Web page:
Exciting news, the Thermal Mass and Buoyancy Ventilation Research Project Team have published their Chimney Experiment data onto an online data repository! The team has uploaded data to the Craig Research Group Dataverse through Salmaan Craig at McGill University. Great thanks to the team’s collaborators at McGill, without which this would not be possible.
The team will continually update and upload data as new data is gathered and past data is analyzed. From there, anyone can download and review the raw and analyzed data for both the concrete and pine experiments. This data is a citable source for any publication investigating the passive cooling strategy. There is also an experiment guide available to download which details the design of the experiments. Using this guide others can replicate or improve upon the experimental setup. This process is great practice for the team as they start writing a scientific paper about their experiments for a peer-reviewed journal. Now for some good ole design talk!
The TMBVRP team decided the experiment is best served as a free-standing structure although they loved utilizing the SuperShed as a super roof and a superstructure. The experiment needs a little extra room to breathe and ventilate than the Supershed can provide. The question remains, where do you place a giant occupiable cooling chimney so it sticks out just enough? Not quite a sore thumb, but definitely not a wallflower.
Along with possible sites for the pods, the team is investigating the use of berms. Why berms? The cooling patio will likely be an excavated area so cool air from the chimneys will sink and collect. This space needs some sort of semi-enclosure to help trap the cool air. Therefore the excavated dirt can create berms, trapping the cool air while providing shade and seating. The berms can also divert water so the cool air pool does not become a catfish pond. The team is analyzing sites in proximity to other pods and Supershed while giving each location a fitting suburb names. Right now they are considering two design schemes: Two Trees and East End.
Two Trees would address the “other side of the street” created by the Supershed and the row of original pods. This site is most appealing due to the natural shade provided by the, you guessed it, two trees. Thanks to team collaborator and Auburn professor, David Kennedy, for introducing the team to shading and solar radiation software. This software, through Rhino, will show exactly how much solar blocking the trees provide. While the trees are a bonus, the water is not. Water from all of Morrisette Campus drains right through Two Trees. This is also why the team has steered away from a site at the west end, the lowest point on campus. At this location, the team also thinks the pods compete with the Supershed in a strange manner. For these reasons, the team decided to take a look at the East End. East End could serve as a continuation or cap to the Supershed. However, there is no hiding from the sun in this location. Thankfully it is more beneficial to the experiment that the pods receive equal solar exposure rather than partial but inconsistent exposure. The team will continue to evaluate both sites.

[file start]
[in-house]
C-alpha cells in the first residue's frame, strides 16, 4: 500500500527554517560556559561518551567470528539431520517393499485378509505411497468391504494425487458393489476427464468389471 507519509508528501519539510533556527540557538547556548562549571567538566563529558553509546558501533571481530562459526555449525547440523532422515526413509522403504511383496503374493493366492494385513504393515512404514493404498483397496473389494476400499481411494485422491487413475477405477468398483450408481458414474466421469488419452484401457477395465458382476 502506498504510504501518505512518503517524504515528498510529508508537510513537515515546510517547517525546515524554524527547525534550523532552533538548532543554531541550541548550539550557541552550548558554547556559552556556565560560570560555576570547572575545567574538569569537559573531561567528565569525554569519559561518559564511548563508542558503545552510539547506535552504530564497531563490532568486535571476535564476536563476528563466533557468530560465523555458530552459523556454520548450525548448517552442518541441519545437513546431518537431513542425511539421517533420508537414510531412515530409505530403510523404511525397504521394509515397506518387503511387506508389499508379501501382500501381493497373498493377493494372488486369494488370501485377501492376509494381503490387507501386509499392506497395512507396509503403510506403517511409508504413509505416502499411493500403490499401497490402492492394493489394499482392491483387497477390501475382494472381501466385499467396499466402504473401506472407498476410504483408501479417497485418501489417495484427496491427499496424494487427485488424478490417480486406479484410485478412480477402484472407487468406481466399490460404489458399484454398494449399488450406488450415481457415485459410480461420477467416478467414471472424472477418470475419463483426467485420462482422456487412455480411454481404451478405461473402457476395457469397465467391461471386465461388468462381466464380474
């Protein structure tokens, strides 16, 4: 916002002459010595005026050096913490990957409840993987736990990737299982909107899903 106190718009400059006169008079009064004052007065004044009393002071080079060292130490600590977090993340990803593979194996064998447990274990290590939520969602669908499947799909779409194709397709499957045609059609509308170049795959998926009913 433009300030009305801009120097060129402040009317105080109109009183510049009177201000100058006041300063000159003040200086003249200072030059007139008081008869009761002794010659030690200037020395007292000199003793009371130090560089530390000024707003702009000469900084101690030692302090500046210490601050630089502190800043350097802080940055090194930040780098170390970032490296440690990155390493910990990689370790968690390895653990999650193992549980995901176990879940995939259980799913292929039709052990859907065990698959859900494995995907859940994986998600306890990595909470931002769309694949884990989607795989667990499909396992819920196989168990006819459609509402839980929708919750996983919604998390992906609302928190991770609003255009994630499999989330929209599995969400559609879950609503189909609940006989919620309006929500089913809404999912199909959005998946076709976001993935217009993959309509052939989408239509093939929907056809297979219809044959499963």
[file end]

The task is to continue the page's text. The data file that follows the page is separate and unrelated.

The team is currently exploring high albedo, ventilated cladding systems. Albedo refers to the amount of energy that is reflected by a surface. A high albedo means the surface reflects most of the solar radiation that hits it and absorbs the rest. A shading or reflective cladding system, when coupled with the use of SIPs, will allow for the interior system to work unaffected by exterior solar heat gain. Metal cladding is an easy way to reflect radiation. A light-colored timber rainscreen can also reflect heat and shade the structure behind it. The team is exploring both options.
The Thermal Mass and Buoyancy Ventilation Research Project Team is also getting into the structure needed to support the pods, 8′ above ground. To start the team looked at a local precedent: silos. In Hale county, silos for holding catfish and cattle feed are aplenty. They can support up to 30 tons with a light-weight steel structure. Steel manual in hand, the team has been investigating how they could apply a similar structure to lift the pods. This allows for an open space beneath for the cooling patio. Next, the team will investigate the possible benefits of using a wood structure.
The team will keep pushing their citing, siting, and siding ventures forward while living it up in Hale County. They’ve been utilizing the great outdoors for grilling and being grilled in reviews. Livia sometimes misses out on the fun as she is dedicated to the landscaping at Morrisette. For more research graduate student shenanigans make sure you stay tuned!
Live from Rural Studio Red Barn, it’s the Thermal Mass & Buoyancy Ventilation Research Project Team! The team, though they might come to miss the cat interns and the AC, is so excited to be back on campus. For health safety measures, the team has an entire studio room to themselves which also acts as a convenient hiding place from Andrew Freear. The TMVRP Team is being as safe as possible as they sorely missed Newbern and the Rural Studio staff and faculty. This week the team will cover their pod design process while bombarding you with design iteration images. Enjoy!